Ex-Black Panther files appeal as new evidence provokes review
Protestors walk on Broad Street to demonstrate for Mumia Abu-Jamal outside the offices of District Attorney Larry Krasner, Friday, Dec. 28, 2018, in Philadelphia. A judge issued a split ruling Thursday that grants Abu-Jamal another chance to appeal his 1981 conviction in a Philadelphia police officer's death. (AP Photo/Matt Slocum)
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Mumia Abu-Jamal, imprisoned since 1982, is petitioning a Pennsylvania court for a new trial after unearthed evidence casts skepticism on his verdict.

On Wednesday, his legal defense will petition in regards to six filing boxes marked with Abu-Jamal’s name that were found in a storage room in the Philadelphia district attorney’s office in December 2018. The existence of the boxes were disclosed to Abu-Jamal’s lawyers the following month.

Abu-Jamal’s defense team states that the DA’s office withheld evidence that would have cast doubt on the credibility of two key witnesses and that the trial prosecutor relied on race to decide which jurors to strike.

In the boxes were the handwritten notes that McGill kept as he was filtering out possible jurors for the trial during jury selection.


The notes show that the prosecutor placed a large letter “B” next to any prospective juror who was Black. During jury selection, McGill struck 15 people from the pool – 10 were Black and five non-Black.

His lawyers, Judith Ritter and Samuel Spital, argue in the petition that the boxes contained “highly significant evidence which the commonwealth never previously disclosed.” The new evidence shows that their client’s conviction was tainted.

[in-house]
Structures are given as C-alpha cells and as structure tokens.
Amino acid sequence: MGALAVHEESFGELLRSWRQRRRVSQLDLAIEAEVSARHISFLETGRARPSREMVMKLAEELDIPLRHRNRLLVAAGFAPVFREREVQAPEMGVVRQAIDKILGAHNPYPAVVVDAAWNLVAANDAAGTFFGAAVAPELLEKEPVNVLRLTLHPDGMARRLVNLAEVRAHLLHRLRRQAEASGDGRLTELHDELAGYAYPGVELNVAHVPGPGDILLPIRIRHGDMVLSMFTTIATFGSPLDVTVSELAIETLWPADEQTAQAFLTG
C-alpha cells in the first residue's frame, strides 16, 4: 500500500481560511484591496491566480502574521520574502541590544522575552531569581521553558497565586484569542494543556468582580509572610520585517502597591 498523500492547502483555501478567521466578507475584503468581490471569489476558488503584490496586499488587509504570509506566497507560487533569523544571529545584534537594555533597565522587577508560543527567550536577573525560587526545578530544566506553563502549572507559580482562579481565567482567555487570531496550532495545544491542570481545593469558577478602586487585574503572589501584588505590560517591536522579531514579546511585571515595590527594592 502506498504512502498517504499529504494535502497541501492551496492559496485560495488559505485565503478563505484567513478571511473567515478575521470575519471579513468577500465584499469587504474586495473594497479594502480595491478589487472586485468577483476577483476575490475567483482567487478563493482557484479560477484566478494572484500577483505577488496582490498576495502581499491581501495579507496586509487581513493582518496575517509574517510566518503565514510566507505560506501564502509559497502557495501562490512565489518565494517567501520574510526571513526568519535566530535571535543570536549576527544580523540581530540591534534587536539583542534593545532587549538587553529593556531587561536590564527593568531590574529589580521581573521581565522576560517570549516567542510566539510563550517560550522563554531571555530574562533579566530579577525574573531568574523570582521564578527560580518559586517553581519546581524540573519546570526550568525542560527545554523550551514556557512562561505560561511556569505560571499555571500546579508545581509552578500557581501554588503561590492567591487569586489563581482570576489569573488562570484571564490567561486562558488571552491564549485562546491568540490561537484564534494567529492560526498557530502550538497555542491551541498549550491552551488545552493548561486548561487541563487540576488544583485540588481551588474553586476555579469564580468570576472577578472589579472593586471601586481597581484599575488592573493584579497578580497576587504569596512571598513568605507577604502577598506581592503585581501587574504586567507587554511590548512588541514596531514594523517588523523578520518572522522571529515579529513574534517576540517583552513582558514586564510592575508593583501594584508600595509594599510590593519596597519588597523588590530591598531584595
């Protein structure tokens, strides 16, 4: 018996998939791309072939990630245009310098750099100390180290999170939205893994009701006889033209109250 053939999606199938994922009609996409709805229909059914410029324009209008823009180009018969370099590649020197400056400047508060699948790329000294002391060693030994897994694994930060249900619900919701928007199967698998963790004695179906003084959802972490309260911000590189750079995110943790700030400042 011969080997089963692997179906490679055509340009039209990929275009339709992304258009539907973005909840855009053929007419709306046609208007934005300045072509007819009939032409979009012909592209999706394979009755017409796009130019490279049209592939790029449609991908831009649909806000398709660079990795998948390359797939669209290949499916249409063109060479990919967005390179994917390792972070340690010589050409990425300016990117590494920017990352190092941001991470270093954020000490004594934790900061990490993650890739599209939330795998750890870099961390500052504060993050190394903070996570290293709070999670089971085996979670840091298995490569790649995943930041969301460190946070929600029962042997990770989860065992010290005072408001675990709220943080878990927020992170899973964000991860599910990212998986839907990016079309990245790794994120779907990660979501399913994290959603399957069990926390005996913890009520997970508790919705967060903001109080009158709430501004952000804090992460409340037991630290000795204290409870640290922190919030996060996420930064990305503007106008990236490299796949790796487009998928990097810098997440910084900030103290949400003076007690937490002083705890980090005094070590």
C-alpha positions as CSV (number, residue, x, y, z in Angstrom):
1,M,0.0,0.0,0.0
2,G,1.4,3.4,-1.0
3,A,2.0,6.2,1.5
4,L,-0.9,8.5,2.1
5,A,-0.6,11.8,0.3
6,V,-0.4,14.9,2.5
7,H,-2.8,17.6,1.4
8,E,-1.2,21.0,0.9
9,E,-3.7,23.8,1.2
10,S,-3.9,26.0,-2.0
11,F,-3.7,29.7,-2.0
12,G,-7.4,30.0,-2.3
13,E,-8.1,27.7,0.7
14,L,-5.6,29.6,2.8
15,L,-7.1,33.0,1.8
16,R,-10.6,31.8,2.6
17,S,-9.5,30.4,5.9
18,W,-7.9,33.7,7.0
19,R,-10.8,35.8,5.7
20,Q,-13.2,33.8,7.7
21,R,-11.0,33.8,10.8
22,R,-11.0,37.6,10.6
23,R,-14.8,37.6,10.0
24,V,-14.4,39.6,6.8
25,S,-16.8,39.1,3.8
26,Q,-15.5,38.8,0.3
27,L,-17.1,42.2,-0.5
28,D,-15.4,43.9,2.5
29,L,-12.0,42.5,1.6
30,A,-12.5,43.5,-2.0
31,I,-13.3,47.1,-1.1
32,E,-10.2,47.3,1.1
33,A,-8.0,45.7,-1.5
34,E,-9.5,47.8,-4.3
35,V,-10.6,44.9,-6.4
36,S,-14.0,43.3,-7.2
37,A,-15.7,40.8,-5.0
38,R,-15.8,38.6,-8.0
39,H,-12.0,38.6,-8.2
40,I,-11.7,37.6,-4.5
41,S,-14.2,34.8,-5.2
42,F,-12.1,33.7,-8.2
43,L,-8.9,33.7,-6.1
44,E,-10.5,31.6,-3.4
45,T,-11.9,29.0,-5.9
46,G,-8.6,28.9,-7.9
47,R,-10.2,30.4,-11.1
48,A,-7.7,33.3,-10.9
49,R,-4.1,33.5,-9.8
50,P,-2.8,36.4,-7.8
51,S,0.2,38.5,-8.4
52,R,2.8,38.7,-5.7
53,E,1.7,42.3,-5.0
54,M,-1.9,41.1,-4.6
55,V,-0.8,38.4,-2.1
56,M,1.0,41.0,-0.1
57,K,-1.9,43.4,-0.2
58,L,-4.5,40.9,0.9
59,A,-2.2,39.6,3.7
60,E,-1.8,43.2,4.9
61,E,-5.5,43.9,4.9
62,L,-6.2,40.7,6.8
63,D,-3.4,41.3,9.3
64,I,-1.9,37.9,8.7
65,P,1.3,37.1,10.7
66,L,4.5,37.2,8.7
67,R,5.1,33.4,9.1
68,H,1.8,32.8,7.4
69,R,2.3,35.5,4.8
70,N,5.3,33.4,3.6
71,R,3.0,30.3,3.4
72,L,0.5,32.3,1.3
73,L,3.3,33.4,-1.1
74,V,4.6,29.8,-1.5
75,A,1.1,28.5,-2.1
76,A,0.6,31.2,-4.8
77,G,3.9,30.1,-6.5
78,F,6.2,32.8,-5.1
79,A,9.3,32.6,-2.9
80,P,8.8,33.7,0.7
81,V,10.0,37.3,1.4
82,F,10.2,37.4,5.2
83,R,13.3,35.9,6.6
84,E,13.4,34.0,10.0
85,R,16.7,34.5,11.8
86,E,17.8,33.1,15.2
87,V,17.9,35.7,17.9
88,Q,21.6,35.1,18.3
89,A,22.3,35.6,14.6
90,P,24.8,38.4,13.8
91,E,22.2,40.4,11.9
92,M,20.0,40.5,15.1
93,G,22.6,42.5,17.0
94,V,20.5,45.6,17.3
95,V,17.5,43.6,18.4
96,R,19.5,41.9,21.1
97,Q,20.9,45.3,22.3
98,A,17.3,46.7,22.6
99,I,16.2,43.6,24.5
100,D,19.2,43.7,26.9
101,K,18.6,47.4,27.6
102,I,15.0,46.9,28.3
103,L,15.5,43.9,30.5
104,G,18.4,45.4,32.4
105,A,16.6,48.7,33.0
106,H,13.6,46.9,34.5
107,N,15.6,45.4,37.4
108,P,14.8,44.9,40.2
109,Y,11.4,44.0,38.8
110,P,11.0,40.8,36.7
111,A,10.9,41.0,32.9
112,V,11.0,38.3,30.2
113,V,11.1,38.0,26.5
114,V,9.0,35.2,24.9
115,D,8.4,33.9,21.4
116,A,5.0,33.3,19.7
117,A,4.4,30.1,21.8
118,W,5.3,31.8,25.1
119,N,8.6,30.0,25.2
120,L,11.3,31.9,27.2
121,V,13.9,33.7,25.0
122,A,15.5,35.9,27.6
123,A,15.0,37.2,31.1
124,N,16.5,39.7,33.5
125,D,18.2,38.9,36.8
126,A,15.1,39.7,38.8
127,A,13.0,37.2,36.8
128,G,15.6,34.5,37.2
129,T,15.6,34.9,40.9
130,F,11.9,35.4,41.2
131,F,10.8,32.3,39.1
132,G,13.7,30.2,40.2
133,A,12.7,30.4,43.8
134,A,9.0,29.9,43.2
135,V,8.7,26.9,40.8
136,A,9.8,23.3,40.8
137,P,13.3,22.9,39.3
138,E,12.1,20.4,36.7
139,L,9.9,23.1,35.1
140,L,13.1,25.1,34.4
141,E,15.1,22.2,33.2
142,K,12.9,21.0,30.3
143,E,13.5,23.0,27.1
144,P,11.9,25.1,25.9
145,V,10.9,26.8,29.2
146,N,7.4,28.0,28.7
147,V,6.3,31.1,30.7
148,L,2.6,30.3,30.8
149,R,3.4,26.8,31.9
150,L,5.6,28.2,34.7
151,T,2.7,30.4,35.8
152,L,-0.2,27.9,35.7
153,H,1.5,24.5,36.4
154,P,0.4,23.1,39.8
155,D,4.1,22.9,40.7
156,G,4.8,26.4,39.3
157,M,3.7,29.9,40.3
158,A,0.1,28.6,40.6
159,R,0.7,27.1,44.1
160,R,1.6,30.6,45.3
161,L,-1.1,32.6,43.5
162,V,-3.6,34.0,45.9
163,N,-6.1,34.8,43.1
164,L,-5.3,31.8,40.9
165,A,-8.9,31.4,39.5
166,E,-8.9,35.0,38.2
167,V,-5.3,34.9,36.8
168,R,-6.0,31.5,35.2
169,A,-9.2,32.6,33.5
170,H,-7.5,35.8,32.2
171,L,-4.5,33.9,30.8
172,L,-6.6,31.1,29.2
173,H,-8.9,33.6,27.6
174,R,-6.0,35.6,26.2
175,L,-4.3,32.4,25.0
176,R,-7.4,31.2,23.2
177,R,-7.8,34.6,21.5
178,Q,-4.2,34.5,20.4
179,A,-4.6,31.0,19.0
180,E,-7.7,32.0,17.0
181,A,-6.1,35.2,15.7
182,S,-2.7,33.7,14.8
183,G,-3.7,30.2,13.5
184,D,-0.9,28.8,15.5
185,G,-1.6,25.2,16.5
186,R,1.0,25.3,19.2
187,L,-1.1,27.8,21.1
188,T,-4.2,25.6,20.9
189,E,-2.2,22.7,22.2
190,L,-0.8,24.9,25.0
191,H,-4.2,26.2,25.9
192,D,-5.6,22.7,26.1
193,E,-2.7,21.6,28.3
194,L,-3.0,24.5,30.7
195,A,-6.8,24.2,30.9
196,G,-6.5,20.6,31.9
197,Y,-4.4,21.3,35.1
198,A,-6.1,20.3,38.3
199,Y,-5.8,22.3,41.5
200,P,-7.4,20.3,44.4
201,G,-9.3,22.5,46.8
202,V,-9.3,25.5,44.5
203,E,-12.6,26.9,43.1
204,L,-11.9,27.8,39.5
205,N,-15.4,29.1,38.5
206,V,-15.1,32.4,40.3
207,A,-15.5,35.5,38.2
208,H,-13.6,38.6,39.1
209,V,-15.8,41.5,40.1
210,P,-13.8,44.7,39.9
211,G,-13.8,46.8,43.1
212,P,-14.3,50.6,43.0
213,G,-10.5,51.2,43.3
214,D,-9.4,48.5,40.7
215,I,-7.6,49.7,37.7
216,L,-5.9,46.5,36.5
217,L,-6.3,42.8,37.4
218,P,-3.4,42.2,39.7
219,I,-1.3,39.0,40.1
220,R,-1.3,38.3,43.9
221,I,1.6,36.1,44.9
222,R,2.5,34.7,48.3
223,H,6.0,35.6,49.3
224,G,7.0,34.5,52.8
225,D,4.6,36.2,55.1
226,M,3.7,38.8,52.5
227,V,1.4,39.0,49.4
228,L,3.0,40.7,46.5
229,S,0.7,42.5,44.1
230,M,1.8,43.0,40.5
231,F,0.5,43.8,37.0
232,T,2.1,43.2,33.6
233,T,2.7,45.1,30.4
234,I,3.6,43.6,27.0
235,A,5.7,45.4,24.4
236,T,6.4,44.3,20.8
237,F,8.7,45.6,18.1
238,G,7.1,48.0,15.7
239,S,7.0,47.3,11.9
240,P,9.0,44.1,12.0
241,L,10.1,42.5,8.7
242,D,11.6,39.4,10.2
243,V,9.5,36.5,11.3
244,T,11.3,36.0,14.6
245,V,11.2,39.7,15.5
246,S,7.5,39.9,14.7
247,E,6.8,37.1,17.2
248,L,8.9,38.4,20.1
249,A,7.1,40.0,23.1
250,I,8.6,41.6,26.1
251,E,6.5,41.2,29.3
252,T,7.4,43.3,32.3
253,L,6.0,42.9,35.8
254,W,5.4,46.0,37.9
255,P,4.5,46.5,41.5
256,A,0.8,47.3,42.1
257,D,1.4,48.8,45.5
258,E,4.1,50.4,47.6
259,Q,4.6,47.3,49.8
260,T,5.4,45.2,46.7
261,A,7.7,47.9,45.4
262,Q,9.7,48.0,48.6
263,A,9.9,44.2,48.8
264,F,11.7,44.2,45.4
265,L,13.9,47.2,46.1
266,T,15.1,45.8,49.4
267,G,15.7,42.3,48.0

According to The Guardian, the hearing could be one Abu-Jamal’s last attempts at freedom after more than 40 years behind bars, including two decades on death row, for the murder of a white police officer – a crime for which he has always insisted he is innocent.

Photo courtesy of 6ABC.

Abu-Jamal was convicted of murdering Daniel Faulkner on December 9, 1981 in Philadelphia. At about 4am that morning the prisoner’s younger brother, William Cook, was stopped in his car by the police officer.


Abu-Jamal, then working as a taxi driver, coincidentally passed them by and came to his brother’s assistance. A shooting spree ensued and Faulkner was shot and killed while Abu-Jamal was also shot in the stomach.

He was put on trial in 1982, found guilty and sentenced to death. Despite worldwide support and multiple appeals to overturn his conviction, all attempts to free Abu-Jamal have failed to date.

This is developing. Read the full story at The Guardian.

Hailing from Charlotte North Carolina, born litterateur Ezekiel J. Walker earned a B.A. in Psychology at Winston Salem State University. Walker later published his first creative nonfiction book and has...